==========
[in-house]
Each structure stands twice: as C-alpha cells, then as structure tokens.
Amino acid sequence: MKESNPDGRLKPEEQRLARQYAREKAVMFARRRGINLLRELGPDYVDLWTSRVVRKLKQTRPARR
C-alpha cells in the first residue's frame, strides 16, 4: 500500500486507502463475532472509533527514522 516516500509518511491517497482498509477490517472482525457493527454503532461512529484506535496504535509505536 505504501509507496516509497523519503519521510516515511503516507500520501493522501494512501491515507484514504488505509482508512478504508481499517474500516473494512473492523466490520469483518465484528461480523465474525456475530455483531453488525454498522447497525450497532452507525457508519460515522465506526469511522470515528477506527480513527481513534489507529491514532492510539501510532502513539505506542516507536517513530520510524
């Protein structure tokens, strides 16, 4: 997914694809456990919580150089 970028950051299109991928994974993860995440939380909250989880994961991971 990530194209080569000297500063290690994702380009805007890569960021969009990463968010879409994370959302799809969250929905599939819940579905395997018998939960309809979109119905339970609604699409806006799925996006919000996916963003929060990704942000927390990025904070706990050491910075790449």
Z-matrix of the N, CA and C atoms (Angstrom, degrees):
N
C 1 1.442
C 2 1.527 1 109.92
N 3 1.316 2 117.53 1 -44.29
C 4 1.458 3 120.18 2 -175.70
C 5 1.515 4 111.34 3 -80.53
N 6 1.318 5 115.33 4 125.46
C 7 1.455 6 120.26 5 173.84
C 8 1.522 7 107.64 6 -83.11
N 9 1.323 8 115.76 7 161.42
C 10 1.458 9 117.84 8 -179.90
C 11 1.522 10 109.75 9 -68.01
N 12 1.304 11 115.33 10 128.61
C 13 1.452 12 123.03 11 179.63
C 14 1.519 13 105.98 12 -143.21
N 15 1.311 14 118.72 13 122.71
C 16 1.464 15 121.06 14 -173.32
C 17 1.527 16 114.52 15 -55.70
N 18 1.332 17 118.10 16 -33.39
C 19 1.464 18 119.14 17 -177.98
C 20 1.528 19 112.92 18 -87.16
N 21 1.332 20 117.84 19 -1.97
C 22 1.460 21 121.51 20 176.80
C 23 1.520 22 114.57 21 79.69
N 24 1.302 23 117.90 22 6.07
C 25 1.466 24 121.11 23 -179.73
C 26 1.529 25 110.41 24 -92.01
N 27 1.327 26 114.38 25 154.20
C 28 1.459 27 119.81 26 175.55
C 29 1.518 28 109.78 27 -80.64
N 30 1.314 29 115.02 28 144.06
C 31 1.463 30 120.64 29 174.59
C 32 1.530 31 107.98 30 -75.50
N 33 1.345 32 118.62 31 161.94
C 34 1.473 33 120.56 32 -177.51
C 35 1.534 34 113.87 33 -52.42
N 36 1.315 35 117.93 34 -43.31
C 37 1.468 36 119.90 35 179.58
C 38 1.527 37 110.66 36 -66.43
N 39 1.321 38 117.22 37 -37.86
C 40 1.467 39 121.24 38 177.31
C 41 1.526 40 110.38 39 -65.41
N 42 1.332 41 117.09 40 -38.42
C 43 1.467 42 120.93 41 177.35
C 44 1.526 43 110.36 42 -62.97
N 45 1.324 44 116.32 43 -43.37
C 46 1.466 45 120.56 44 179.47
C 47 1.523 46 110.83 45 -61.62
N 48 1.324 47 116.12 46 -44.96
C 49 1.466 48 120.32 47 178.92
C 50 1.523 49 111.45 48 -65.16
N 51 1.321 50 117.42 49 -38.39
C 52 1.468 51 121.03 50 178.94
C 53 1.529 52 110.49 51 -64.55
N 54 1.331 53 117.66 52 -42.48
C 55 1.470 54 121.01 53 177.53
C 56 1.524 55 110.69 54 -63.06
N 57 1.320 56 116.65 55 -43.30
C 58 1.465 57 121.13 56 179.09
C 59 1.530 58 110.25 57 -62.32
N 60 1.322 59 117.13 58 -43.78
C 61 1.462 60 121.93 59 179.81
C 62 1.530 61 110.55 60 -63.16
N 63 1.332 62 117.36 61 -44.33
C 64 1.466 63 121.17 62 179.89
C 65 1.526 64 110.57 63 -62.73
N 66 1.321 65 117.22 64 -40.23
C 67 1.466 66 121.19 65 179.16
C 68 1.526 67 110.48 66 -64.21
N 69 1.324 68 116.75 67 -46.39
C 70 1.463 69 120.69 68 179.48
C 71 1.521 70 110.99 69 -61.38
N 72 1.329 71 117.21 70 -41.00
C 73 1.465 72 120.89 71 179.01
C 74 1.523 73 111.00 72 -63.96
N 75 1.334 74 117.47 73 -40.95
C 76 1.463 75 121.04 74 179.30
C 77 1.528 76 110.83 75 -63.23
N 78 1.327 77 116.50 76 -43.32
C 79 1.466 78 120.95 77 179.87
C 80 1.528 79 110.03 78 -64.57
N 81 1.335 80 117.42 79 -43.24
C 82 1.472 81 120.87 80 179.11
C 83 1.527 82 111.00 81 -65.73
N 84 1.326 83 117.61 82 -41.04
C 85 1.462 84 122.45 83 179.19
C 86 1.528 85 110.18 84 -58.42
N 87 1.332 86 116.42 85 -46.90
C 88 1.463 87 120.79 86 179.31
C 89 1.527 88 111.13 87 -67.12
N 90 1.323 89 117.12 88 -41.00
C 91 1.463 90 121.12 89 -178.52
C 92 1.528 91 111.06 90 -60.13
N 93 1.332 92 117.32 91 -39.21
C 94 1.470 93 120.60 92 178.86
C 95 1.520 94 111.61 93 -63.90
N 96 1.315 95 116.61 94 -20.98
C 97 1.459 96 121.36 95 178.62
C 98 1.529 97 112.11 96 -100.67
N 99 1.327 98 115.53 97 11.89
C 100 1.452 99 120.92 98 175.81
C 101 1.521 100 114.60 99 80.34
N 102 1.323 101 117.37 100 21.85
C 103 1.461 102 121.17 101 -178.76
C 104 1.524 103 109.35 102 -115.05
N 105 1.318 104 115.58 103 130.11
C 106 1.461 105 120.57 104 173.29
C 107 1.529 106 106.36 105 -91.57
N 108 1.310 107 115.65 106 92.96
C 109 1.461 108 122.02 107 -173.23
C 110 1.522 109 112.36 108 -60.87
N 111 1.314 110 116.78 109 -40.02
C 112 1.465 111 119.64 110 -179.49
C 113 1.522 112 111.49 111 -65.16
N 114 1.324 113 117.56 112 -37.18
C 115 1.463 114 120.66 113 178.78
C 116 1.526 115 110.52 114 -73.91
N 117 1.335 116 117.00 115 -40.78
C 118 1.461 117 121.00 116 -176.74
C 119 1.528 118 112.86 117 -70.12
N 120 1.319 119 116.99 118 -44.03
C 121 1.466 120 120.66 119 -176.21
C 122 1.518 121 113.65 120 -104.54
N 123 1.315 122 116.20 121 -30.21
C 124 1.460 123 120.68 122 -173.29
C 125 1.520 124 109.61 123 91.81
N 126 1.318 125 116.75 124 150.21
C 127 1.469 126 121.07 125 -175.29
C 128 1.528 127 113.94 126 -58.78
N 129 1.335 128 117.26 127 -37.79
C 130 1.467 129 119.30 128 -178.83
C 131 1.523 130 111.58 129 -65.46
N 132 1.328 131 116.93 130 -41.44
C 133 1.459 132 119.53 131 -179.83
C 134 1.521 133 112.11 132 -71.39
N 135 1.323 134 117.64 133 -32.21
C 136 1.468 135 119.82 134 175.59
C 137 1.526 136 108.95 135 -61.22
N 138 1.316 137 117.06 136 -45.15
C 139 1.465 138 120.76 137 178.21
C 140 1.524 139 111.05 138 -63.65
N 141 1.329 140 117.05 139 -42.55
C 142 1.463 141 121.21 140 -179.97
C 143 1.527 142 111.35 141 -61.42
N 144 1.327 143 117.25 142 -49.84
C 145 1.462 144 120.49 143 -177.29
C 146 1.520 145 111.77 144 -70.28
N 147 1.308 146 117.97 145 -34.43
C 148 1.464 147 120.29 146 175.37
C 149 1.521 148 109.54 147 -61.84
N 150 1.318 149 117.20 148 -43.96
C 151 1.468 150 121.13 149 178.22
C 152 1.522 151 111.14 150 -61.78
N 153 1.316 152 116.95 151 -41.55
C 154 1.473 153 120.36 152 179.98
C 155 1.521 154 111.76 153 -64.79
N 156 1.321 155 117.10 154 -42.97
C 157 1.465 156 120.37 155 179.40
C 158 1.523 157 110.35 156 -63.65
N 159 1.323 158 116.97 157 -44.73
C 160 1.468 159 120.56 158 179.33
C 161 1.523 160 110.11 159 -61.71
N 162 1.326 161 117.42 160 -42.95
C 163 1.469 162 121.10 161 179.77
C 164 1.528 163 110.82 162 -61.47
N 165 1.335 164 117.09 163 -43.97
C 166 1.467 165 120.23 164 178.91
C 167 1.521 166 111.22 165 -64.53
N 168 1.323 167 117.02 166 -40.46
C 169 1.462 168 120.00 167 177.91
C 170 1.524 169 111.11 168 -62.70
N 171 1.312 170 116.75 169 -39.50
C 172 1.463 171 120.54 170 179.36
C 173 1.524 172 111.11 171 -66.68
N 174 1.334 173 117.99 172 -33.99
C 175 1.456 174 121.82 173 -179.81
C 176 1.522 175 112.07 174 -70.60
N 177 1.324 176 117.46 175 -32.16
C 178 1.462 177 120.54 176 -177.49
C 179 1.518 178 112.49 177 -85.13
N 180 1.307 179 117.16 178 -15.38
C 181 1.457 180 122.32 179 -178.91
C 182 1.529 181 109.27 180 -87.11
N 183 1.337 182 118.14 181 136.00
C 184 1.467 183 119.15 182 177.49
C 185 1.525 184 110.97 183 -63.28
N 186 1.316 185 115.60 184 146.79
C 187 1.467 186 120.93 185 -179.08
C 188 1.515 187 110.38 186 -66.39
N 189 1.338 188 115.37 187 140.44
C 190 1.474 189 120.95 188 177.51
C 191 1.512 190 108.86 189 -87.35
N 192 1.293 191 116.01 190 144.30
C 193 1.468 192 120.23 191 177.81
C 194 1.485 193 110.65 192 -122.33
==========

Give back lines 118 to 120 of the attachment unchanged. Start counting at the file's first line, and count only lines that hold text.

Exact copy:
N 111 1.314 110 116.78 109 -40.02
C 112 1.465 111 119.64 110 -179.49
C 113 1.522 112 111.49 111 -65.16